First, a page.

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How Open-access Networks Empower Communities

In the 1990s, Sweden conducted an experiment that some say transformed its entire economy. The government launched a program that aimed to put a computer in every home, and then built a high-speed network that delivered connectivity to every part of the country. They did it using an open-access model, which separates ownership of the physical network from the delivery of services. 

Today, Sweden is considered a leader in tech. It has become home to innovations like Skype and Spotify, gaming developer Mojang AB (creator of Minecraft), fintech firm Klarna, and lithium-ion battery developer Northvolt. In fact, the country has more “tech unicorns” — tech startups valued at a billion dollars or more — per capita than any world region outside Silicon Valley. In Stockholm, there are more than 3,000 start-ups and scale-ups, and 101,000 tech employees.

Many of its business leaders credit the early and widespread access to advanced technology for the nation’s track record as innovators. And studies over the years in various countries have demonstrated that internet access and, now, broadband speed, help drive innovation in communities. 

Overcoming the Digital Divide

In Canada, it’s become more and more obvious that universal access to high-speed connectivity is necessary for communities to thrive. Where we stand now is far from universal, however, as only <stats from first blog>.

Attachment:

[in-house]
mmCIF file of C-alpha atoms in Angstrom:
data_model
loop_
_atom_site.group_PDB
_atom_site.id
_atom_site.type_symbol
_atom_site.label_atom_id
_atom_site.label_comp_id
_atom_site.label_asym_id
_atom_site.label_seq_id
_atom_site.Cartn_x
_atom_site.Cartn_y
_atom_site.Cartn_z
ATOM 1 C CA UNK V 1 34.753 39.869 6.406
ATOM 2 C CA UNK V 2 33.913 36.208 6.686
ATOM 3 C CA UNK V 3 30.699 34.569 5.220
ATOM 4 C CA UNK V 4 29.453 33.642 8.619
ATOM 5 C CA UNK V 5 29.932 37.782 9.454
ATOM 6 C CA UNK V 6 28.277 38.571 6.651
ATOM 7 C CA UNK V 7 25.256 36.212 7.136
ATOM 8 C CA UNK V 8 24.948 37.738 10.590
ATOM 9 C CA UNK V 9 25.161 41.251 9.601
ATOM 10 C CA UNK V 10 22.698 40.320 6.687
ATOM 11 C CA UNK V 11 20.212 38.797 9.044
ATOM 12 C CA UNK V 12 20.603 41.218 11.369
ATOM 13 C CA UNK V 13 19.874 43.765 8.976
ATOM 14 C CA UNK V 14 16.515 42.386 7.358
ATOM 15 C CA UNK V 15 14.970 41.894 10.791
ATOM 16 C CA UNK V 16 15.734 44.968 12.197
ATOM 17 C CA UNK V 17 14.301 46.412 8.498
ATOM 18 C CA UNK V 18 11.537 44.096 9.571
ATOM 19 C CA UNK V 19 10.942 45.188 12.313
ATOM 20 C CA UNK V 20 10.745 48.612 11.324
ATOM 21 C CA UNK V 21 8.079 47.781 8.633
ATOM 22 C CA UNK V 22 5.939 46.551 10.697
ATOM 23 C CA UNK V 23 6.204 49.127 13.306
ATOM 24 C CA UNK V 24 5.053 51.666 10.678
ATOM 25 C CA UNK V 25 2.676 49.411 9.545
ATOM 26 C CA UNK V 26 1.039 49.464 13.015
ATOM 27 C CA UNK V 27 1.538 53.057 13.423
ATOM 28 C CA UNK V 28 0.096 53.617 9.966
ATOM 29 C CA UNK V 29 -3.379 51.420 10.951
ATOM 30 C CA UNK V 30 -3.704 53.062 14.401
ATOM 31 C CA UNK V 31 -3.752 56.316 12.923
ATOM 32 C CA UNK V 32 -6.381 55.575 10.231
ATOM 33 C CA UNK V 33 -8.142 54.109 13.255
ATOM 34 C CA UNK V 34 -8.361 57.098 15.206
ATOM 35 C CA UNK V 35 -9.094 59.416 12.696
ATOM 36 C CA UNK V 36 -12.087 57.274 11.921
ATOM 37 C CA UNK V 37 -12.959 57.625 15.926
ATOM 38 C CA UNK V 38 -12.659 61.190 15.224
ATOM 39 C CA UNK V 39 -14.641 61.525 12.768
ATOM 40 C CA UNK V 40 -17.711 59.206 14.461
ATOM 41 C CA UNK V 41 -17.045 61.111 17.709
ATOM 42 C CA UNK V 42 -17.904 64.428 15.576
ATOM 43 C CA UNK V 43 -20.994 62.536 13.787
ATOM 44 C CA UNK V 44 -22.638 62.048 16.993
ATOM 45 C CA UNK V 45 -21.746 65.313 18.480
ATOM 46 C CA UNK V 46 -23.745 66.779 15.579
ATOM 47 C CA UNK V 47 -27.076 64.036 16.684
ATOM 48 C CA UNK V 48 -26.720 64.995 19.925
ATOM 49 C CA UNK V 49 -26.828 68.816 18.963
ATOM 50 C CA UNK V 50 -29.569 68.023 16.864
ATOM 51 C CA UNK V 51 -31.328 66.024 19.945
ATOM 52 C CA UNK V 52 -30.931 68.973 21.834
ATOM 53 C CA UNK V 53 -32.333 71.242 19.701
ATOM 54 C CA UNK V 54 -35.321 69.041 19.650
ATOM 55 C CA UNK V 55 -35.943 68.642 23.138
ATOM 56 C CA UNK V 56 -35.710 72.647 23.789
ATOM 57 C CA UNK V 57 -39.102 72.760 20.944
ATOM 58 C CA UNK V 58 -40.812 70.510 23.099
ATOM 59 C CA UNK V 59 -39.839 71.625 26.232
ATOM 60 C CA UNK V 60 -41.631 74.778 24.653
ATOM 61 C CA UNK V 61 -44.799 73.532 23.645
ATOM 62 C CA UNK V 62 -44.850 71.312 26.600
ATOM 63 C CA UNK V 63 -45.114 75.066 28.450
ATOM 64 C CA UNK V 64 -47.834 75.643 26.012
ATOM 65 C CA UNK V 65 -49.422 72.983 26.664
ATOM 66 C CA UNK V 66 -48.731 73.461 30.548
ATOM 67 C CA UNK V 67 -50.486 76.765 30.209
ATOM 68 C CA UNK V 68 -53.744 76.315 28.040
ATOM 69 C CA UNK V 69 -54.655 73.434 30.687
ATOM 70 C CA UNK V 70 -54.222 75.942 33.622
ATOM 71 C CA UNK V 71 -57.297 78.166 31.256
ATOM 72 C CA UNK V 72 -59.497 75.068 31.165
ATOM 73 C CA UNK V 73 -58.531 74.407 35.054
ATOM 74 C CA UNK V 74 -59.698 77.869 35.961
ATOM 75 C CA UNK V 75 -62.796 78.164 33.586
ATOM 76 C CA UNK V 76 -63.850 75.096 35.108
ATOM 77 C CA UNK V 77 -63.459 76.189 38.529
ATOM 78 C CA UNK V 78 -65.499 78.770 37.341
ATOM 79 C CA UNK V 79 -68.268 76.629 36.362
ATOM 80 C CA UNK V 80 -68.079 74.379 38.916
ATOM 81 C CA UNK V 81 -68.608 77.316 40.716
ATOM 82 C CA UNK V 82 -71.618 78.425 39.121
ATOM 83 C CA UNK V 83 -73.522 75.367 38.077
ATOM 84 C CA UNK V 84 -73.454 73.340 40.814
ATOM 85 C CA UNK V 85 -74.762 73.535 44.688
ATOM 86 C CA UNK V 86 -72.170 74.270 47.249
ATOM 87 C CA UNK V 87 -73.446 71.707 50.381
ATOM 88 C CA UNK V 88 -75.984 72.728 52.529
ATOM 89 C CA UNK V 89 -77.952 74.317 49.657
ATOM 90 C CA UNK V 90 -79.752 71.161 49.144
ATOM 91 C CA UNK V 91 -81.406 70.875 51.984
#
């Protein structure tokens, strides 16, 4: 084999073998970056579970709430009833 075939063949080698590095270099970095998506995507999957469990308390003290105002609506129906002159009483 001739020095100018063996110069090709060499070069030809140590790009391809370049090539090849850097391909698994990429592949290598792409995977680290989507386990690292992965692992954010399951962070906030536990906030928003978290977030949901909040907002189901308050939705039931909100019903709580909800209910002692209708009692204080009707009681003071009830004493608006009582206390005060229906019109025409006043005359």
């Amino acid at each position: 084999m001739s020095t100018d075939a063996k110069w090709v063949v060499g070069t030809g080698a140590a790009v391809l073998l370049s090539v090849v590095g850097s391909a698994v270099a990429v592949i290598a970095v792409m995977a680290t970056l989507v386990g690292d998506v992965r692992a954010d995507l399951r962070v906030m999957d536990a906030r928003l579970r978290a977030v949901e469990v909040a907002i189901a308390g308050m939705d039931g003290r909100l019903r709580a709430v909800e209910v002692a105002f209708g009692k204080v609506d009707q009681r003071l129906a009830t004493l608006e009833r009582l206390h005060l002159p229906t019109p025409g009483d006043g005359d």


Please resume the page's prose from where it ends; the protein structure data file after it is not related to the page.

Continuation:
Open-access fiber networks are a viable way to bring last-mile high-speed connectivity to communities across the country — even the hard-to-reach ones. Their layered business model helps open up the market for a host of service providers and allows counties and municipalities to “own” their network, removing them from the whims of major telecom corporations, who maynot continue investment in a network if the returns aren’t attractive enough. 

For these communities, high-speed connectivity can open up a world of opportunities. Technology has become the backbone of almost every industry — It’s essential to the way we live, work, and play. A lack of connection hampers economic growth, limits the services people can access, and can even affect health and wellbeing, as families struggle to remain connected.Canada’s current patchwork of substandard rural networks has been called into the spotlight thanks to the Covid-19 pandemic, when businesses and essential services turned to online channels. The digital inequity across the country became more pronounced than ever, highlighting disparities between (and at times, within) urban, rural, and Indigenous communities. 

Connecting Communities

While our current approach to broadband connectivity doesn’t serve Canadians equally, there are increased calls for open-access network implementation. And several municipalities and local governments are taking matters into their own hands, choosing to build networks using an open-access model. Rural CONNECT, in Alberta, will bring Red Deer County, Paintearth County, and the municipality of Delburne together to build a network to serve their region with a future-proof fiber network. 

As the vendor responsible for building the network infrastructure and fulfilling the maintenance contract, Valo is part of this open-access project. Since our inception we’ve been advocating for universal access for rural communities, aiming to deliver well above the 50/10 goal the government of Canada has set out as a minimum. Like the xxx in charge of the Rural Connect project, we understand that internet access will help these communities build strong economies, attract new residents, and keep current residents connected to the rest of the world in increasingly vital ways.

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